For two years in college I worked at a grocery store as the photo lab guy.
During my employment, the store was moved after my first year. Initially that department was a combination where we did video rentals, photo processing, and sold perfume.
When the store moved to its new location they decided to eliminate the movie rentals. The perfume counter got its own section, and I no longer got to spritz my coworker with Prescriptives Flirt for fun.
Before the store closed and moved, however, we needed to settle up all the outstanding videos that customers hadn’t returned. There was a long list of delinquent accounts, and for some reason I believe several copies of the movie Anaconda were unaccounted.
This was at a time where the average price of a movie to a video rental store was about $90 or so. But it wasn’t just customers that had not returned the VHS tapes.
I, myself, had borrowed over 20 movies without officially checking them out. Even though we had one of those big deal security magnet things that would scream like a bastard if you even got near it, movies kept disappearing. This was because Joy (my co-worker) and I kept borrowing movies without paying the $1.99.
In the few days leading up to the store moving, Joy came to me to discuss our plan.
Joy: So, how many movies do you have?
D.J.: Twenty. You?
Joy: Twenty. What’s the plan?
D.J.: Hmm. No idea.
We were holding about four thousand dollars of cinema that certainly did not belong to us. I’m pretty sure since we conspired, we were looking about a possible felony conviction.
But our objective was never to steal. We just took the movies home that weren’t rented, watched them and then brought them back the next day. Except we weren’t great with the “bringing them back the next day” part.
So, here we were, two 21 year olds with 40 movies, and a problem. It’s not like we could have dumped them in the overnight dropoff slot. First of all, these movies were never officially rented. It doesn’t take a detective who specializes in video store robberies (yes, that’s a real specialty – I checked) to figure out that the only logical culprits were the people that could safely move product past the metal detector gate.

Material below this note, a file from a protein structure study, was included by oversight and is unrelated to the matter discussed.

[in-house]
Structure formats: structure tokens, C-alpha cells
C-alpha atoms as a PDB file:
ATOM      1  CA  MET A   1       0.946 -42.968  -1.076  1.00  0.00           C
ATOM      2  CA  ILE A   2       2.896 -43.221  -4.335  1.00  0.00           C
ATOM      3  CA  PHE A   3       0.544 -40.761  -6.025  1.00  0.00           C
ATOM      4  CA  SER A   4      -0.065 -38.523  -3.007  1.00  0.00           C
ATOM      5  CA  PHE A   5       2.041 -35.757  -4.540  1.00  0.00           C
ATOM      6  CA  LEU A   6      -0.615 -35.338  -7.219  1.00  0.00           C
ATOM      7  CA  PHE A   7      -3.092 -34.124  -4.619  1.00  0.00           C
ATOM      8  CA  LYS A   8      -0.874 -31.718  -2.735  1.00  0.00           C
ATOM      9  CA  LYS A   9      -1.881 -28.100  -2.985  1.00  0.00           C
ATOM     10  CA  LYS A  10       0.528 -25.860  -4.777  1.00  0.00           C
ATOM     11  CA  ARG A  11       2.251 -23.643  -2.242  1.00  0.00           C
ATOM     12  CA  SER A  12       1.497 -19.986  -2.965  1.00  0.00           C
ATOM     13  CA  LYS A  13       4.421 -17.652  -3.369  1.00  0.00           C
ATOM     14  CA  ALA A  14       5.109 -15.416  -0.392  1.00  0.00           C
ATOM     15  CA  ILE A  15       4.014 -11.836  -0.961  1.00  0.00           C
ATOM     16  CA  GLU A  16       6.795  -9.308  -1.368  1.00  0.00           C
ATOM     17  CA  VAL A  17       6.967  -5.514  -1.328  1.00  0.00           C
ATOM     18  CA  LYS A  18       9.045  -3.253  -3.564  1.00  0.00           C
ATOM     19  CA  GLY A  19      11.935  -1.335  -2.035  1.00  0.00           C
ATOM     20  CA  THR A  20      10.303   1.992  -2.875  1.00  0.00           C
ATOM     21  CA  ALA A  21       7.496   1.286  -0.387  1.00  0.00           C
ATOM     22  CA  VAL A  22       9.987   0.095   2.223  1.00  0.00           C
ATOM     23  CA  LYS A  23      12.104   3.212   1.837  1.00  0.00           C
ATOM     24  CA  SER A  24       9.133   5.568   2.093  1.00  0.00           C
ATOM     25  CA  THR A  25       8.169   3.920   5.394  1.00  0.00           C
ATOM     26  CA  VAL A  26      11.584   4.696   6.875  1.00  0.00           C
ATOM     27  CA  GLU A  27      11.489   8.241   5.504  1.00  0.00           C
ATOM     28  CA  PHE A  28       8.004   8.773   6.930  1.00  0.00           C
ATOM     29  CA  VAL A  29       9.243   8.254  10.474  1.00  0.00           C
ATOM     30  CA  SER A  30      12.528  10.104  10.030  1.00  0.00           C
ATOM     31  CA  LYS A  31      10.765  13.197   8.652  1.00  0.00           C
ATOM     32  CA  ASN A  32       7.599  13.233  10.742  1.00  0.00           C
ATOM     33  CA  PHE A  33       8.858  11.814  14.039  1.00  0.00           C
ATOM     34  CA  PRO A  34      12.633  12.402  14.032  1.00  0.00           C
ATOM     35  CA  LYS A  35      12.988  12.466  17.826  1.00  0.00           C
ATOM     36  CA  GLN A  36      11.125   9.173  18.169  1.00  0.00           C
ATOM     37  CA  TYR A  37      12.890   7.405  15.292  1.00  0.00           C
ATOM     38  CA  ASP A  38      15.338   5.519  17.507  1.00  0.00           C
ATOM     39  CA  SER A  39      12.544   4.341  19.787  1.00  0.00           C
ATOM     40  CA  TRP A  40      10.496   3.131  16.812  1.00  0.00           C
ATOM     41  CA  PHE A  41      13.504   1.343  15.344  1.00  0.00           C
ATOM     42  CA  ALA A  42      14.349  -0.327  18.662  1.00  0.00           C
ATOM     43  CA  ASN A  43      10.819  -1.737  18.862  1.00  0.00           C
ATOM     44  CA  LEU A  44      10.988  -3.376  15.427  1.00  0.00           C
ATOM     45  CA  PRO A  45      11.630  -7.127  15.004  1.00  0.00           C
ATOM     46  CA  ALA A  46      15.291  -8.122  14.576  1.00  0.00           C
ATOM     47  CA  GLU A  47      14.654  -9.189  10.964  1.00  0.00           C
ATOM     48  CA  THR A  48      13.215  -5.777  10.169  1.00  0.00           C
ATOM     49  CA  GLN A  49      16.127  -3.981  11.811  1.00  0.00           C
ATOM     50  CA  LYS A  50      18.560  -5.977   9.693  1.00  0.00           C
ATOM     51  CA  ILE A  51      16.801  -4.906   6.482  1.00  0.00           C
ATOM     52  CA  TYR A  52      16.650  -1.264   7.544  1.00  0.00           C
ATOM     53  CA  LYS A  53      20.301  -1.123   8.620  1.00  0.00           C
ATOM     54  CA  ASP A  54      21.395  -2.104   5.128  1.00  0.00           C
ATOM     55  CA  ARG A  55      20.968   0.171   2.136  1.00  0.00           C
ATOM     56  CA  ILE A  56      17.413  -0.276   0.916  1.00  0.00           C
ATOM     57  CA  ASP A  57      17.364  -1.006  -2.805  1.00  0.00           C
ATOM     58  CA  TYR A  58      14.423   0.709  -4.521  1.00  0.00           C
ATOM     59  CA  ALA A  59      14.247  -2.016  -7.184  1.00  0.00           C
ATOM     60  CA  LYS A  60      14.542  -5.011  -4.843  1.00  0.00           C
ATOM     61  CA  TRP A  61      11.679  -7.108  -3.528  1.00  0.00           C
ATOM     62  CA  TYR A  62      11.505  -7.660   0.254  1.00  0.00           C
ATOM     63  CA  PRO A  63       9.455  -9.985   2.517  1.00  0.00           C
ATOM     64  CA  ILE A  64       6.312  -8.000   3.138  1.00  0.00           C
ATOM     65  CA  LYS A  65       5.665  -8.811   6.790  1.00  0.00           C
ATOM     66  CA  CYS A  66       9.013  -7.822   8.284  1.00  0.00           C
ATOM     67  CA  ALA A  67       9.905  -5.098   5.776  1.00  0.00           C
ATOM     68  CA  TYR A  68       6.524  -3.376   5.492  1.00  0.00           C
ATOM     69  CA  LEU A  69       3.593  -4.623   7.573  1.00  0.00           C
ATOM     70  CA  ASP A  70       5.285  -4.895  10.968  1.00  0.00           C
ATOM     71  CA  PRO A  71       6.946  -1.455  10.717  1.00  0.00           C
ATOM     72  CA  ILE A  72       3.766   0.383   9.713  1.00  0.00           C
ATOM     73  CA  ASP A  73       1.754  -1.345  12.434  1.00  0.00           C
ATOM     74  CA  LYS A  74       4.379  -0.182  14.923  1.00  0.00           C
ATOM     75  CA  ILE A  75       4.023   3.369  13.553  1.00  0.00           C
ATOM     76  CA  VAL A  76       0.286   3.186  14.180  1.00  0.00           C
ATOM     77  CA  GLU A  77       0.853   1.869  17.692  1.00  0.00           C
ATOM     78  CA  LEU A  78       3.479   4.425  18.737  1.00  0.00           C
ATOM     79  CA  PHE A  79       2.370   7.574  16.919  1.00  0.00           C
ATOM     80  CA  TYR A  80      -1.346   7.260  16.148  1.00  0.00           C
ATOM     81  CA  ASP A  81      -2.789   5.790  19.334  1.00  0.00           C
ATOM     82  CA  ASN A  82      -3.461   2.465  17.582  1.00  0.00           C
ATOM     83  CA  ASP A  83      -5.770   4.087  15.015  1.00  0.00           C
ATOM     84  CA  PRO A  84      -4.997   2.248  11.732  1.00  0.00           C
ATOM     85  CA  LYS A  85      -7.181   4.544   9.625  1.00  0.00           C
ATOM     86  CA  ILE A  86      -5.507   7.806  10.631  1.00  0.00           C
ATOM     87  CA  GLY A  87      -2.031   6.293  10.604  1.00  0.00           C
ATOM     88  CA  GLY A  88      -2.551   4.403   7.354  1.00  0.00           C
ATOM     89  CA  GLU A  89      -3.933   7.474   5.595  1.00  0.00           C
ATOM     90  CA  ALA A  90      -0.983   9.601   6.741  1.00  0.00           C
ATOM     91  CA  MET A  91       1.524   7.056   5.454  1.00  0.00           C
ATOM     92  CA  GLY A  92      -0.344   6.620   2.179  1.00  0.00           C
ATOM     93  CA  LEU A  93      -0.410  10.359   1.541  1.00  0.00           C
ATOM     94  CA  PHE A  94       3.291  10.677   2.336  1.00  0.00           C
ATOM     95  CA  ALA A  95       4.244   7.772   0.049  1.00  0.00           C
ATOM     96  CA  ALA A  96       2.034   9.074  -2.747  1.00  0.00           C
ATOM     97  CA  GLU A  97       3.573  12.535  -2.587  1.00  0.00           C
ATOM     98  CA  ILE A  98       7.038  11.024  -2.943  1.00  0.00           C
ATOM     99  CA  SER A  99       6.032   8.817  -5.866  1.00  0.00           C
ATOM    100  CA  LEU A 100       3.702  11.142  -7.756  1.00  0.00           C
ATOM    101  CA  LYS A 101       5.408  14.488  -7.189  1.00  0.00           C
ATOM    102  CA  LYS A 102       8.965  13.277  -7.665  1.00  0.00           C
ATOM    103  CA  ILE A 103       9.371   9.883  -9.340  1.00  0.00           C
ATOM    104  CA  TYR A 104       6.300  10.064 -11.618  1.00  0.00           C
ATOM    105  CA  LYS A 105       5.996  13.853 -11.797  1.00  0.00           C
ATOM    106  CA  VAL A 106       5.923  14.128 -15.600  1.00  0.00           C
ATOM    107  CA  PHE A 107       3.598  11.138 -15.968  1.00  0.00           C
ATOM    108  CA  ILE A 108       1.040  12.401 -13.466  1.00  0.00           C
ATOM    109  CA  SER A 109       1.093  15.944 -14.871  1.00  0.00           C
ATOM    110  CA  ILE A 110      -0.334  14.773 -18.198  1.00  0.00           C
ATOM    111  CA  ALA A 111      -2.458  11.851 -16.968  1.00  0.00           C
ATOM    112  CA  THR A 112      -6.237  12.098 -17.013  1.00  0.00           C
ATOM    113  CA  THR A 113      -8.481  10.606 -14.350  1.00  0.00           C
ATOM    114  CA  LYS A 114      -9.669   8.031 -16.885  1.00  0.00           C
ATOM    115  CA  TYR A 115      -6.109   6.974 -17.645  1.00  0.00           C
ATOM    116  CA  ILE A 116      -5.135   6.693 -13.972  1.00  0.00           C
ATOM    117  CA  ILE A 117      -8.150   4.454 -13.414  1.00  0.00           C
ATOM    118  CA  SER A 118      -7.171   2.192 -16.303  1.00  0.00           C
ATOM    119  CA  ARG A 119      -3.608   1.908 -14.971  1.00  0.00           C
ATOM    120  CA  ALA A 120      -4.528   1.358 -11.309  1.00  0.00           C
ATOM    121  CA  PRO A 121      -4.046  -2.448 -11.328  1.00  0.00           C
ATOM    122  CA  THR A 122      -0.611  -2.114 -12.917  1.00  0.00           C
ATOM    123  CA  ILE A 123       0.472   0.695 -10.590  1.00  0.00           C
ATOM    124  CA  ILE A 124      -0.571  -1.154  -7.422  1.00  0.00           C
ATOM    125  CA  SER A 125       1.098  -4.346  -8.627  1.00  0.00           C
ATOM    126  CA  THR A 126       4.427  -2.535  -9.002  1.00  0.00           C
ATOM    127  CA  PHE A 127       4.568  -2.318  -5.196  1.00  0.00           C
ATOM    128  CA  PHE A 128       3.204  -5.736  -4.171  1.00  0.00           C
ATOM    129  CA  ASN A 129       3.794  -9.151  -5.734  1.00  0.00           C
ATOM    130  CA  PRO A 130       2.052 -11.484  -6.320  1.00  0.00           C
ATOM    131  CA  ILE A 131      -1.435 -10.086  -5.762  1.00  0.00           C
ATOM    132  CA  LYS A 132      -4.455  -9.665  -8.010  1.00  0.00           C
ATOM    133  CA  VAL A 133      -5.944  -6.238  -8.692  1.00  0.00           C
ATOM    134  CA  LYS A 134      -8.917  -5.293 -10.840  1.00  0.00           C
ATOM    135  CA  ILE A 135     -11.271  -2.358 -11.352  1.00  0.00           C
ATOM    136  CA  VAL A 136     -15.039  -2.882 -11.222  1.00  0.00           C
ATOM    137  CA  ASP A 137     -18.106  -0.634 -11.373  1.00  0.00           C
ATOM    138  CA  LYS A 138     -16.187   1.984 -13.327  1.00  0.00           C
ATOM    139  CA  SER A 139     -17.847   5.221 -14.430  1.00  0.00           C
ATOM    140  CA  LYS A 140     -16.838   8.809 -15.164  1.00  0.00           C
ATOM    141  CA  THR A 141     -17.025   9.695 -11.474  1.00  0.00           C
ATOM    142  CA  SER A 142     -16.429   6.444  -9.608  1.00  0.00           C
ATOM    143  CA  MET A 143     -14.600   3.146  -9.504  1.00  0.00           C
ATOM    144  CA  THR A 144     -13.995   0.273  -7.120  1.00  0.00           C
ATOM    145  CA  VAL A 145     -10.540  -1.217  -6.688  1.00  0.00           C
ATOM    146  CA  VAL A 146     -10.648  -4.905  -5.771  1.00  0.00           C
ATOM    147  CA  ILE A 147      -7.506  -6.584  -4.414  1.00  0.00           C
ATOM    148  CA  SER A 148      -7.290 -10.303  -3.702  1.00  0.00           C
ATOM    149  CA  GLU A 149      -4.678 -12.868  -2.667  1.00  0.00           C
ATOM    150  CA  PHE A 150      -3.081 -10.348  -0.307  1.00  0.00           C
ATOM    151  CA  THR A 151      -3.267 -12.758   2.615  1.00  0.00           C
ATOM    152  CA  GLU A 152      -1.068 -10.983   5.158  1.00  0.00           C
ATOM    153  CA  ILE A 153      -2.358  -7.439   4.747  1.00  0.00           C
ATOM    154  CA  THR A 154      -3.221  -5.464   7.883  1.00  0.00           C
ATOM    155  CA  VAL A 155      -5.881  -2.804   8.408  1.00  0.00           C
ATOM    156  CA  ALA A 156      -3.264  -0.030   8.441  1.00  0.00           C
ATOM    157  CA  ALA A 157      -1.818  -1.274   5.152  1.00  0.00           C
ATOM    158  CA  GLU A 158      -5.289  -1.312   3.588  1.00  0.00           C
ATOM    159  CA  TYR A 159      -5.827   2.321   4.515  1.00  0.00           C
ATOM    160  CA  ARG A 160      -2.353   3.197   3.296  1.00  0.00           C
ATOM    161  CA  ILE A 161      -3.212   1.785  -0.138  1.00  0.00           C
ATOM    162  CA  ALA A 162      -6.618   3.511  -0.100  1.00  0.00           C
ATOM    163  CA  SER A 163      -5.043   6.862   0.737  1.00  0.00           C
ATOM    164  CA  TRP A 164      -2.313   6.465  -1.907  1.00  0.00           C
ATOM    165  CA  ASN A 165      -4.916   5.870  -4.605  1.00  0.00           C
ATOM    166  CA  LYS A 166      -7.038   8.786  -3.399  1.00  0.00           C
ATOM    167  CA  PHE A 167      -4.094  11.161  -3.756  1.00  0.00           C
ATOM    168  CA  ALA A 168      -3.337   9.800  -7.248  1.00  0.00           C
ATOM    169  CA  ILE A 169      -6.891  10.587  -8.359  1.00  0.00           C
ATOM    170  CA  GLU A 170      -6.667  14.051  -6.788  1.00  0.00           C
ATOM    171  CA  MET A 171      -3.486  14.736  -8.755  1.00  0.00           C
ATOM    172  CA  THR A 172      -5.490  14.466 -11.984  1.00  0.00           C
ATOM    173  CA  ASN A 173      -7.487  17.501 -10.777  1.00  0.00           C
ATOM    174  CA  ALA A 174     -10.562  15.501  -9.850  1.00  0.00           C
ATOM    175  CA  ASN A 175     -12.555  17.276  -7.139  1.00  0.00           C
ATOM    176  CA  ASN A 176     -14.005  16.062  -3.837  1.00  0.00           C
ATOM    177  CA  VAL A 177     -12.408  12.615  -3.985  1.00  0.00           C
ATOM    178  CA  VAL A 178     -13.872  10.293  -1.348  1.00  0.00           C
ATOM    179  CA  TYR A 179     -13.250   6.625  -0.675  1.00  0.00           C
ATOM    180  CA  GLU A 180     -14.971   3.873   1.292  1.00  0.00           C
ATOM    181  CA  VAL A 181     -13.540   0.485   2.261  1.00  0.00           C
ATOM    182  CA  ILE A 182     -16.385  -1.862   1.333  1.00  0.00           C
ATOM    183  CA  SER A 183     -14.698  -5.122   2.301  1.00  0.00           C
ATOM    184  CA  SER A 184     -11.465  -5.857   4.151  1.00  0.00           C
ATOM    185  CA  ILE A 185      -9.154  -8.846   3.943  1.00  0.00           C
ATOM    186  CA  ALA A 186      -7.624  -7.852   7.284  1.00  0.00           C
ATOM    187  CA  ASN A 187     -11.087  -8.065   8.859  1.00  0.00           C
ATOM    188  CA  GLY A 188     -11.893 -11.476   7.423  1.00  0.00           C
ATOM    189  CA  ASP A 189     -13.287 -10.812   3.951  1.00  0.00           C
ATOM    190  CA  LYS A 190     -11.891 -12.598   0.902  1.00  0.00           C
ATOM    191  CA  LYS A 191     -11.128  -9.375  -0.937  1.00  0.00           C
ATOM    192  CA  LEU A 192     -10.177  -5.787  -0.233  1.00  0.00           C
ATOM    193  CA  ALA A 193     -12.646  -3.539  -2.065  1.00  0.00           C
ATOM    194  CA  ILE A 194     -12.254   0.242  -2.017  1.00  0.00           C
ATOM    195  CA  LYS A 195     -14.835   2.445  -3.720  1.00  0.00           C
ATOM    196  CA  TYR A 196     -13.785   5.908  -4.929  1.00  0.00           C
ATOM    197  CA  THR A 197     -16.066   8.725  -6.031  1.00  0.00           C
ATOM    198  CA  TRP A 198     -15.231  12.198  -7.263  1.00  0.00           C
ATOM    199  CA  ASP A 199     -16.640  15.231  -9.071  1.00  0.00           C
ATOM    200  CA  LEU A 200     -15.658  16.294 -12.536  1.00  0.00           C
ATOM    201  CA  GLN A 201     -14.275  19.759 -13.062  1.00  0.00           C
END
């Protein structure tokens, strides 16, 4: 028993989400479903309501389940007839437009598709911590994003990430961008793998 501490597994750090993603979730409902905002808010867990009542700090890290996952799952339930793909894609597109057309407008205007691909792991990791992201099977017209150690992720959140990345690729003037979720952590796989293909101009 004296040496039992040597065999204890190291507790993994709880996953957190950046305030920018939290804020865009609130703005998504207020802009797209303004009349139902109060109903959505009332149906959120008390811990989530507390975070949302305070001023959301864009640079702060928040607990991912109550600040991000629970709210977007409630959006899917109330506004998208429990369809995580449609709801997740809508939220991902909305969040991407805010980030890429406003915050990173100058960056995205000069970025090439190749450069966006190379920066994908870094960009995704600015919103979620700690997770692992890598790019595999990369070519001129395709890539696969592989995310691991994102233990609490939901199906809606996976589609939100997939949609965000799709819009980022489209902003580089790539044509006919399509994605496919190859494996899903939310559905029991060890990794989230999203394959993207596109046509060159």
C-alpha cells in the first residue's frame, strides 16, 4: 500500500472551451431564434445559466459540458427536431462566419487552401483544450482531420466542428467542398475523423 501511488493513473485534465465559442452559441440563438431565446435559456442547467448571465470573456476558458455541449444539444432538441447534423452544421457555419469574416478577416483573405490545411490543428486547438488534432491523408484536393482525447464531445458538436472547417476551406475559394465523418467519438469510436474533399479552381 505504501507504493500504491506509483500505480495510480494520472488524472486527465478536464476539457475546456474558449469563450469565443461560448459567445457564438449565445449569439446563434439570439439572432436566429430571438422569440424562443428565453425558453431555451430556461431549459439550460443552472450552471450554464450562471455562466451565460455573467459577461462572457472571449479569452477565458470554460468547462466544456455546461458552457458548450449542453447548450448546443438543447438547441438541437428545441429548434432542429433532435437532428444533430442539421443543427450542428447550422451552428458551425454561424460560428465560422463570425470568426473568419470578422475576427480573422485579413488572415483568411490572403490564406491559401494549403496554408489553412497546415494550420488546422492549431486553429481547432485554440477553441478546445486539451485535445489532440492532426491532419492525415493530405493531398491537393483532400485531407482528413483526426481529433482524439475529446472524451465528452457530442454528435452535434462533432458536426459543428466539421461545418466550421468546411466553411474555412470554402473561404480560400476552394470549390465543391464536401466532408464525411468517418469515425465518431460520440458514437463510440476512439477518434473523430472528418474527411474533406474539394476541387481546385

If we had forty days, we might have been able to slide one back in per day, behind it’s respective box cover without arousing suspicion. But we had two days until the official close of the rental department.
So, we kept the tapes. We weren’t thieves. Well, not intentionally, anyway. It just worked out that way.
I’m pretty sure our manager Barbara told us when doing the books that a ton of tapes had been stolen. We shrugged, walked away, and went home to watch Waiting for Guffman for the sixth time courtesy of our employer.
Joy and I never learned any real moral lesson from this experience. At the new store, where we worked exclusively as photo lab technicians. the both of us never once paid for our own photos, despite always taking pictures at parties and on vacations.
I bet between the two of us, we never actually stole anything other than photos and videos in our entire lives. Well, one time I borrowed an air conditioner from my friend Peter, didn’t like it, and upgraded to a better one by trading it in and spending an extra $60. When Peter asked where he air conditioner was, I just shrugged. It never occurred to me it wasn’t mine to upgrade and keep.
I thought about marrying Joy, as we were very compatible. We both liked stealing from our employer, but only minor things like movies and 3″x5″ matte finish prints. We were both attractive, and wore literally the same outfit to work each day.
Sadly, it didn’t work out, and in fact, we never shared even a kiss. We were too close as friends. We did, however, share a passion for making duplicate copies of gross photos (usually naked townies who seemed to participate in swinger parties) and sharing them with each other.
This, too, is stealing. Technically.
Note : I finally did get rid of all the videos in 2004, just before purchasing my condo. It was time to shed this bounty, and I posted it on Craigslist under the free section. Four Mexicans came to pick it up within the hour.
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